Henry Timrod

Rating: 5
Rating: 5

Henry Timrod Biography

Henry Timrod was an American poet, often called the poet laureate of the Confederacy.

Biography

Timrod was born on December 8, 1828, in Charleston, South Carolina, to a family of German descent. His grandfather Heinrich Dimroth emigrated to the United States in 1765 and Anglicized his name. His father was an officer in the Seminole Wars and a poet himself. The elder Timrod died on July 28, 1838, at the age of 44; his son was nine. A few years later, their home burned down, leaving the family impoverished.

Timrod studied at the University of Georgia beginning in 1847 with the help of a financial benefactor. He was soon forced by illness to end his formal studies, however, and returned to Charleston. He took a position with a lawyer and planned to begin a law practice. From 1 ...

Henry Timrod Comments

Terry the Cork 13 April 2019

We read this poem in High School in Charleston in 1970, never really giving it any credence. It is the perfect poem for a military funeral of ANY kind. At my funeral, I want this poem read and Gordon Lightfoot's " Don Quixote" played to a silent congregation.

0 0 Reply
Asmus 17 August 2018

Hi there, I find it hard to understand the poem starting with these lines: I stooped from star-bright regions where/ Thou canst not enter even in prayer... Can anybody give me a clue what is hidden in these lines? What did Henry Timrod stand for in his lifetime? I am grateful for a kind reply. Best wishes from Cologne/Germany Asmus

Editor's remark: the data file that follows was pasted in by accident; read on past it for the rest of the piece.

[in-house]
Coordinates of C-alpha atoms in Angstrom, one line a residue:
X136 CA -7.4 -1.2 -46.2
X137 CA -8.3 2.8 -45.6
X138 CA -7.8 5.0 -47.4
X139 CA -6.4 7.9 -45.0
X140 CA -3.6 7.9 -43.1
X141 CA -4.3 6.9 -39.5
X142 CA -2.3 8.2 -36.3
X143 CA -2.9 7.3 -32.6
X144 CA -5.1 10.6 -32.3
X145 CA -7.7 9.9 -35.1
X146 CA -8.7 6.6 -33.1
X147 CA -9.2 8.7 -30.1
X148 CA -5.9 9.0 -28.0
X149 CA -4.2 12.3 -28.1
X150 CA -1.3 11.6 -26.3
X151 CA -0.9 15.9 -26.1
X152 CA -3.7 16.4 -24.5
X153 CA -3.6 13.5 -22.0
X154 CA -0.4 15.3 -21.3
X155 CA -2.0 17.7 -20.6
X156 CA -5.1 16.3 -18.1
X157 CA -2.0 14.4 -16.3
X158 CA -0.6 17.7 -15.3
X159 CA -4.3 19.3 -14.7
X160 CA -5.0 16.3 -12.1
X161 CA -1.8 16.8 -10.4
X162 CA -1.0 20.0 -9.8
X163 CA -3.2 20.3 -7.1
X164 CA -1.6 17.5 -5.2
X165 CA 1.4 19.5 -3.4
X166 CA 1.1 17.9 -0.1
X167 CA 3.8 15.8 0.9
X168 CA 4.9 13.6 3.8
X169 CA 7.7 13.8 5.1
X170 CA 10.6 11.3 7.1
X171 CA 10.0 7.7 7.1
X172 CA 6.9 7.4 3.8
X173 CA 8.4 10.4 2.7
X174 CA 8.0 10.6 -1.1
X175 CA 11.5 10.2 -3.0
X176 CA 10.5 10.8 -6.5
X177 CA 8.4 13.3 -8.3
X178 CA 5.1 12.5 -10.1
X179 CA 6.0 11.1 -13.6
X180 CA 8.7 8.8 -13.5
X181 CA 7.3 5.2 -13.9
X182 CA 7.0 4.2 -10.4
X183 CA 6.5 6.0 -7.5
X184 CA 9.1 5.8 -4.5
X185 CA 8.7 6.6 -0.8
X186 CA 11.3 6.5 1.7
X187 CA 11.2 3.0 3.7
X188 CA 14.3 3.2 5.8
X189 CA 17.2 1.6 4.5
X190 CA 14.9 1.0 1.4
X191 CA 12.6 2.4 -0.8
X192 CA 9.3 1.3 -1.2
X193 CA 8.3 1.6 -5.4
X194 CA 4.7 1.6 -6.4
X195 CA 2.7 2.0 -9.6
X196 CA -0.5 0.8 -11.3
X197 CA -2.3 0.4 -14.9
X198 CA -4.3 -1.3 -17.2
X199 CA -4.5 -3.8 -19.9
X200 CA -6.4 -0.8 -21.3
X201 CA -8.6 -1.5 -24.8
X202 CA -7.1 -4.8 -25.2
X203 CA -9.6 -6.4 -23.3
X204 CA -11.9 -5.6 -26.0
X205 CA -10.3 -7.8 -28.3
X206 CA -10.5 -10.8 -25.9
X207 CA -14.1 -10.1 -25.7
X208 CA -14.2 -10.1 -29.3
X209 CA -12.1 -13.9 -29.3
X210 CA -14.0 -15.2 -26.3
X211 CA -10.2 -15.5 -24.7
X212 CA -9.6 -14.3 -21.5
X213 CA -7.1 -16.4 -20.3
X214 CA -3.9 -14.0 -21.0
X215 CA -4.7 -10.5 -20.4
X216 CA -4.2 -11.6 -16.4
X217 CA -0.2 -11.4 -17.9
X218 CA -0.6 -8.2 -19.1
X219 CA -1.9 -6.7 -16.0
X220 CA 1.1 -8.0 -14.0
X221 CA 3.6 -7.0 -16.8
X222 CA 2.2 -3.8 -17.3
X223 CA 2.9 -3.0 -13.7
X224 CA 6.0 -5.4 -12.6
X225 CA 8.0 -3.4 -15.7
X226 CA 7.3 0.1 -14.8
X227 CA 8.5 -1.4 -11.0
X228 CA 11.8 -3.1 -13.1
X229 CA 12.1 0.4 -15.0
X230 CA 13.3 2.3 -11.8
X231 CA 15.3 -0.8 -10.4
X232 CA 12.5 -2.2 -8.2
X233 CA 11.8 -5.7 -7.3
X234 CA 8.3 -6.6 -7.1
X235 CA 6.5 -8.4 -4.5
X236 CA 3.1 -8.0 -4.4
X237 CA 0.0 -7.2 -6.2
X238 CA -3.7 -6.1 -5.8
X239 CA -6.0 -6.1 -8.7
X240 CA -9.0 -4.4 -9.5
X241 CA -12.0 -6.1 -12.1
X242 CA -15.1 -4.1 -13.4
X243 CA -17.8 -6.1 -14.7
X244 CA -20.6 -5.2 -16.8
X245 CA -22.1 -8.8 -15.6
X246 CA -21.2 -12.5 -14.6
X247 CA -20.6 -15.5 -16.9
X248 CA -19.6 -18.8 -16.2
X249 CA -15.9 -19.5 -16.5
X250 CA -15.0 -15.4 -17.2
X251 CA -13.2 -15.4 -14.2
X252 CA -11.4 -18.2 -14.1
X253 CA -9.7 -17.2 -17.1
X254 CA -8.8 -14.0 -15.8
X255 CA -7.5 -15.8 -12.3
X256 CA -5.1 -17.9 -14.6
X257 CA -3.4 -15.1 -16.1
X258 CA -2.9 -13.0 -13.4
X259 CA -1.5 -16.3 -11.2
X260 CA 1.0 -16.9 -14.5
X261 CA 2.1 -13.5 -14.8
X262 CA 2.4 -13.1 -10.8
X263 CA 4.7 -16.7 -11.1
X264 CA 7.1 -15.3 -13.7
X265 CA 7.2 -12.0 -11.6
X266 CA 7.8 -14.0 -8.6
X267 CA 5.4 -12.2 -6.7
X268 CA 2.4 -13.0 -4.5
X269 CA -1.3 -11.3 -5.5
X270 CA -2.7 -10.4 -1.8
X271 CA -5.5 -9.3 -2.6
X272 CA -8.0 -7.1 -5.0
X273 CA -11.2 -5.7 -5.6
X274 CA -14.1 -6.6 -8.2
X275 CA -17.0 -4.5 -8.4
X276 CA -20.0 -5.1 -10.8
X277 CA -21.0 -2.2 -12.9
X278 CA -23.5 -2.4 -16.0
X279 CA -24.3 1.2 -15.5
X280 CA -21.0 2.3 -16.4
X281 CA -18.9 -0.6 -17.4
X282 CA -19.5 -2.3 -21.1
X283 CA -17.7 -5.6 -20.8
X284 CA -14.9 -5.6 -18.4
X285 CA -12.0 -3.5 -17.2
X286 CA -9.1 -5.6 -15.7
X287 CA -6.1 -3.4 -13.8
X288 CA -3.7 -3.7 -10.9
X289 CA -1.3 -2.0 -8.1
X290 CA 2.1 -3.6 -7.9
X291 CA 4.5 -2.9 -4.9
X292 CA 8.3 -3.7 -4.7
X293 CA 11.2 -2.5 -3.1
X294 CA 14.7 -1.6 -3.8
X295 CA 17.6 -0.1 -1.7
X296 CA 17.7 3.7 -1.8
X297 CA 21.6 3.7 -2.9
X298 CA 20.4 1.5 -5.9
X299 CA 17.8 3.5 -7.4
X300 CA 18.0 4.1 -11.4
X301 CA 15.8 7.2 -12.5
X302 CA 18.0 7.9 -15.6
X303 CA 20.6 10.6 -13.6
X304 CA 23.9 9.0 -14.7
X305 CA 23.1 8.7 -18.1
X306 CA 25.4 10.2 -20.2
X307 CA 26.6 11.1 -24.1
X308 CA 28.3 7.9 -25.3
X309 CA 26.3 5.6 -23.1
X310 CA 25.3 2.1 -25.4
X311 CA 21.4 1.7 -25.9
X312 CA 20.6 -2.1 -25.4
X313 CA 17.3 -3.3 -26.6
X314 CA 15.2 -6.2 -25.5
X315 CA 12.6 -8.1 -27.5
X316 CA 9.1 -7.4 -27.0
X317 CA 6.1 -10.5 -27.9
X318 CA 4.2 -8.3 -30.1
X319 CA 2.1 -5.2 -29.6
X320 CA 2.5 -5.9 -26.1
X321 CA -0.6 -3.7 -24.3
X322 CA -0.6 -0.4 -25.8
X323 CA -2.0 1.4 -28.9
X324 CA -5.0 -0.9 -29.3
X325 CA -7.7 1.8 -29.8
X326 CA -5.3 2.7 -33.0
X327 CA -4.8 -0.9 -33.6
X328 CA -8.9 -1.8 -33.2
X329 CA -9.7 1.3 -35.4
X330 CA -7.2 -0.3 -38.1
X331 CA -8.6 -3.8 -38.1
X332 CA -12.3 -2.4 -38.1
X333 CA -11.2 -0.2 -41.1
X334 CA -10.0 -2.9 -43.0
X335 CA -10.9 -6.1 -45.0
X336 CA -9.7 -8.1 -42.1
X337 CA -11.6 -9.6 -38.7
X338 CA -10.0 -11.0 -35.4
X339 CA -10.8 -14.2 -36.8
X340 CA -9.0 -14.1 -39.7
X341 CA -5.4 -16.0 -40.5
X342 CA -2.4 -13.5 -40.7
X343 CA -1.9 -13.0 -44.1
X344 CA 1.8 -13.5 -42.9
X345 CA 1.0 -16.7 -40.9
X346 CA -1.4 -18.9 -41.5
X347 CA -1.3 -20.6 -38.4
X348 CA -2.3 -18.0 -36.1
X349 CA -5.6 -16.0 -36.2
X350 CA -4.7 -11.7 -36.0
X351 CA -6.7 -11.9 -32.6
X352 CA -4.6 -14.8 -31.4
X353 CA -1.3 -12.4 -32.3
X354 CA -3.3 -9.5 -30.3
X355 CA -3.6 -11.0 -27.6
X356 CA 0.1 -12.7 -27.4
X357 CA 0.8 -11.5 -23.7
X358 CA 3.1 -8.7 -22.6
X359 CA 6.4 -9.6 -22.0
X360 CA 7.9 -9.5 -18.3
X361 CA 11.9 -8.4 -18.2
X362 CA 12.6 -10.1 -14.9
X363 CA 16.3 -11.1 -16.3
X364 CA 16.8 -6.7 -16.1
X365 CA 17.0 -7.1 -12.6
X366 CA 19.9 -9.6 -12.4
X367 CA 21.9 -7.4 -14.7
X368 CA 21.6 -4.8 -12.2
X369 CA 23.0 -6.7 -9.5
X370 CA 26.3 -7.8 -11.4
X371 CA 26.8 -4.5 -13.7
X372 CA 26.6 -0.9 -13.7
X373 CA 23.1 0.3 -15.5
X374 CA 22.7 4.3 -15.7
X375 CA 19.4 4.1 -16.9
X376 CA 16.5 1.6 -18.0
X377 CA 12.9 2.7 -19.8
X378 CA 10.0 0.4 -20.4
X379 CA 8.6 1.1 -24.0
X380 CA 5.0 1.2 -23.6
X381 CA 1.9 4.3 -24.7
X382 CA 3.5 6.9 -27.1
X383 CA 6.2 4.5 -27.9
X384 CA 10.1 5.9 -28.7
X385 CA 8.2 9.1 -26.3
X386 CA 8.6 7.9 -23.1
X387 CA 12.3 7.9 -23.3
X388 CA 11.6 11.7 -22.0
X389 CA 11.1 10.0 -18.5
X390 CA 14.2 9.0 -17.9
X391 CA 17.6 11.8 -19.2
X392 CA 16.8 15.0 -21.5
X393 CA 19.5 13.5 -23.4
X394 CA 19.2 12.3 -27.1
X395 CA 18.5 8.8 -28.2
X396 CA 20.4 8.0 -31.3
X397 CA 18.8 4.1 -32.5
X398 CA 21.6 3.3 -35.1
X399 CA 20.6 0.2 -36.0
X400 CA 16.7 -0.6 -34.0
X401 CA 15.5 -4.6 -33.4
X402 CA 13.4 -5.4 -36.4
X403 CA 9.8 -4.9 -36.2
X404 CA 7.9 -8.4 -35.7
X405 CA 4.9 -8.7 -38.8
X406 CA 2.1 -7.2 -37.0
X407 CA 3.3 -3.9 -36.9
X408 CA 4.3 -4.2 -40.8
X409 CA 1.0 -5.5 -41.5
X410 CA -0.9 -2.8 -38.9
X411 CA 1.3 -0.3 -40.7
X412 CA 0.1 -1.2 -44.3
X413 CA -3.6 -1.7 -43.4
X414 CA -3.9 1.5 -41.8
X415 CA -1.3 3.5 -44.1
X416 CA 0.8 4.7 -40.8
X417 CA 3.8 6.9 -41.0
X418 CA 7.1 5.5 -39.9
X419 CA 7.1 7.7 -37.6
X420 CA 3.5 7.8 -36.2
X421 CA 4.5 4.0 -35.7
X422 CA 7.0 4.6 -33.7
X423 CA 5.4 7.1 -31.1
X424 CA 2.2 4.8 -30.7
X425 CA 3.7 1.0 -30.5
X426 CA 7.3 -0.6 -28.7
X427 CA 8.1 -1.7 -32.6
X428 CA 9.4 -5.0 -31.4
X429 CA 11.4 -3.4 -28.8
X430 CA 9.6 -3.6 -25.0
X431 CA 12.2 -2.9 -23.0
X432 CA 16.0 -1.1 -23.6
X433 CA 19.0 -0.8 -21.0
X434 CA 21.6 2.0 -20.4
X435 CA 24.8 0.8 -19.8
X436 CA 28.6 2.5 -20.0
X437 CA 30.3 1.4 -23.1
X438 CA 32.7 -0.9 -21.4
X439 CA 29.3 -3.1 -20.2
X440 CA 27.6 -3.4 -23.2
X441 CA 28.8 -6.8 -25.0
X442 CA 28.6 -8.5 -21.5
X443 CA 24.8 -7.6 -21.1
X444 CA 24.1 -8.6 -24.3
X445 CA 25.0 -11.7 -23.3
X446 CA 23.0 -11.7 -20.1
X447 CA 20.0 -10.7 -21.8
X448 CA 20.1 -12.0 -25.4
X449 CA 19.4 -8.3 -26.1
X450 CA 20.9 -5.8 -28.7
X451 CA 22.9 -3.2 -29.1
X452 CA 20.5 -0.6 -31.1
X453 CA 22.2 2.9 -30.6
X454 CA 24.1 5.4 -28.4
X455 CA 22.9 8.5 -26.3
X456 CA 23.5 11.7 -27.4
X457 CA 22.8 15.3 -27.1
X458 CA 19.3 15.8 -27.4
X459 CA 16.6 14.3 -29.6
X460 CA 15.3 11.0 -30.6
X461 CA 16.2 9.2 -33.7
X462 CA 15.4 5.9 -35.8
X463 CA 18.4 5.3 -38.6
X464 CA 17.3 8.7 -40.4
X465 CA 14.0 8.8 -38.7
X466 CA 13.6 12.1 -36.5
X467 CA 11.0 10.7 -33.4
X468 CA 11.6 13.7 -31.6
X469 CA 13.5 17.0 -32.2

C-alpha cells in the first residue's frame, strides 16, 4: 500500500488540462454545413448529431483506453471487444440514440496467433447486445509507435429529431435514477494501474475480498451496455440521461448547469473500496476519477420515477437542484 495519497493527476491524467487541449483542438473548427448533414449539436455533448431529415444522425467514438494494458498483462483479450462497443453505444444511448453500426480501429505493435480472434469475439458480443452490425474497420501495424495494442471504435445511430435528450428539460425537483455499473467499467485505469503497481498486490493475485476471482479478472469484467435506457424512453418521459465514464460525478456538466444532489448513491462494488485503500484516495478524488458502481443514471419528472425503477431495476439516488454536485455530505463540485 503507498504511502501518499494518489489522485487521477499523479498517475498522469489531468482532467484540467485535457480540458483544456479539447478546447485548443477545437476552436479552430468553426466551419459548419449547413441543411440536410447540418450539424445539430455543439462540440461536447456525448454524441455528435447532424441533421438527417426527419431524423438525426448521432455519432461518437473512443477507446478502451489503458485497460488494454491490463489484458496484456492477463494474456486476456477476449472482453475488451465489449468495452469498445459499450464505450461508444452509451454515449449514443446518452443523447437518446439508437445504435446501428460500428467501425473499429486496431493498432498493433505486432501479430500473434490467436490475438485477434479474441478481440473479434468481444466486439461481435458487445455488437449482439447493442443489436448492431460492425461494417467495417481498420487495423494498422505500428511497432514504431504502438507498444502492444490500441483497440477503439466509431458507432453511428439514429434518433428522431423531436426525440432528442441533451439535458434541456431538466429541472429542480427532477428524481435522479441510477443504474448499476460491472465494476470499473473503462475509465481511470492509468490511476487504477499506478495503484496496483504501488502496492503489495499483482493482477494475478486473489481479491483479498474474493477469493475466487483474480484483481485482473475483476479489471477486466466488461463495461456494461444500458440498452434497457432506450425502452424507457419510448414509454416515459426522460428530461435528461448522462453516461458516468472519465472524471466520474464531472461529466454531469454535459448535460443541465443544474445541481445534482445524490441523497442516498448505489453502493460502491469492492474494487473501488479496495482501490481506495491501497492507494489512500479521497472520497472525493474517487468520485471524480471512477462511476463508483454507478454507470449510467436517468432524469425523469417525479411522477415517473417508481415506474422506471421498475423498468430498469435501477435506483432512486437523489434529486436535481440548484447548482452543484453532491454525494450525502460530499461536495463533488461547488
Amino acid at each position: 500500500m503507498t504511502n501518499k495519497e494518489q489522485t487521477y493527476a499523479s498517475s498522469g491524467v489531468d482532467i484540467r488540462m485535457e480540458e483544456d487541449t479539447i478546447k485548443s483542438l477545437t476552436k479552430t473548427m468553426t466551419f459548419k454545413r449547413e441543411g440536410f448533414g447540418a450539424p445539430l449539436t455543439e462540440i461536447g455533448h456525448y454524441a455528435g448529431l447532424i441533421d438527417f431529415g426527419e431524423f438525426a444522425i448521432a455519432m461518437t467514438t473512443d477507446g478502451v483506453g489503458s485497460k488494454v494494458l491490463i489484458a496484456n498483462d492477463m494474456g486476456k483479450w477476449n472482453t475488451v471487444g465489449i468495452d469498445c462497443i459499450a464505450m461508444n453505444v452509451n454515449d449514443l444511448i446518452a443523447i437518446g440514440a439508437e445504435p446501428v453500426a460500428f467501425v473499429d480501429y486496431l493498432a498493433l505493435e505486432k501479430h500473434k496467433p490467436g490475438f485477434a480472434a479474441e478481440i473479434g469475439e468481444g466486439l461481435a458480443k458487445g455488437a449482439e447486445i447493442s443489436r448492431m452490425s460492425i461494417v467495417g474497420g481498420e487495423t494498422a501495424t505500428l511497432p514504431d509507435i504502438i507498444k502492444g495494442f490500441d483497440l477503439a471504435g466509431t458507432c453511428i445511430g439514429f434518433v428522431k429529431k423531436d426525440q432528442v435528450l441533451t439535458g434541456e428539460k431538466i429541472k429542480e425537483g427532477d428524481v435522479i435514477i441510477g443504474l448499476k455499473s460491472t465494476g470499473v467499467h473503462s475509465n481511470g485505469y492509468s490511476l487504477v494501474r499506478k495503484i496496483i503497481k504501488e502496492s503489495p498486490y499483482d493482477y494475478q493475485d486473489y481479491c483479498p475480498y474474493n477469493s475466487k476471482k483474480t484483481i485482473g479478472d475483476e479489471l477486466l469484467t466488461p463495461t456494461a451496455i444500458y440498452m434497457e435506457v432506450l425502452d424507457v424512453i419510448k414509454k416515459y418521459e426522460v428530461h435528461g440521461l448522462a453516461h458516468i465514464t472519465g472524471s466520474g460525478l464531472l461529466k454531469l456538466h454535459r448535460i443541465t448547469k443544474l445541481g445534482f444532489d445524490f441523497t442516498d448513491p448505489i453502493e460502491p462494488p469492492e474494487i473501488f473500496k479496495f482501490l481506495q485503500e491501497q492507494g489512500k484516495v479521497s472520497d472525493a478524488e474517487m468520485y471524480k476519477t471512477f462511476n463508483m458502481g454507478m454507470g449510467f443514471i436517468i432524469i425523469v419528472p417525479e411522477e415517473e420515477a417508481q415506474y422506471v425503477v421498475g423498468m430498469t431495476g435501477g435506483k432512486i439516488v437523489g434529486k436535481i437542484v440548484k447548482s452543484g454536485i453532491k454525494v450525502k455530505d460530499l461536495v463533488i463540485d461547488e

1 1 Reply
MEhhhh 14 December 2017

Mehhhhhhhhhhhhhhhhhhhhhhhhhhhhhhhhhhhhhhhhhhhhh

2 5 Reply
Fabrizio Frosini 14 October 2015

'' Timrod is, after Poe, the most important Southern poet of the nineteenth century. The quality of his best work, though small in bulk, exceeds that of Sidney Lanier and Hayne, and his contributions to war and nature poetry also exceed theirs. He is not a major poet, but he is a significant minor poet. '' [Rayburn S. Moore, University of Georgia]

6 8 Reply

The Best Poem Of Henry Timrod

Baby's Age

She came with April blooms and showers;
We count her little life by flowers.
As buds the rose upon her cheek,
We choose a flower for every week.
A week of hyacinths, we say,
And one of heart's-ease, ushered May;
And then because two wishes met
Upon the rose and violet --
I liked the Beauty, Kate, the Nun --
The violet and the rose count one.
A week the apple marked with white;
A week the lily scored in light;
Red poppies closed May's happy moon,
And tulips this blue week in June.
Here end as yet the flowery links;
To-day begins the week of pinks;
But soon -- so grave, and deep, and wise
The meaning grows in Baby's eyes,
So VERY deep for Baby's age --
We think to date a week with sage!

Henry Timrod Popularity

Henry Timrod Popularity

BEST POETS
Close
Error Success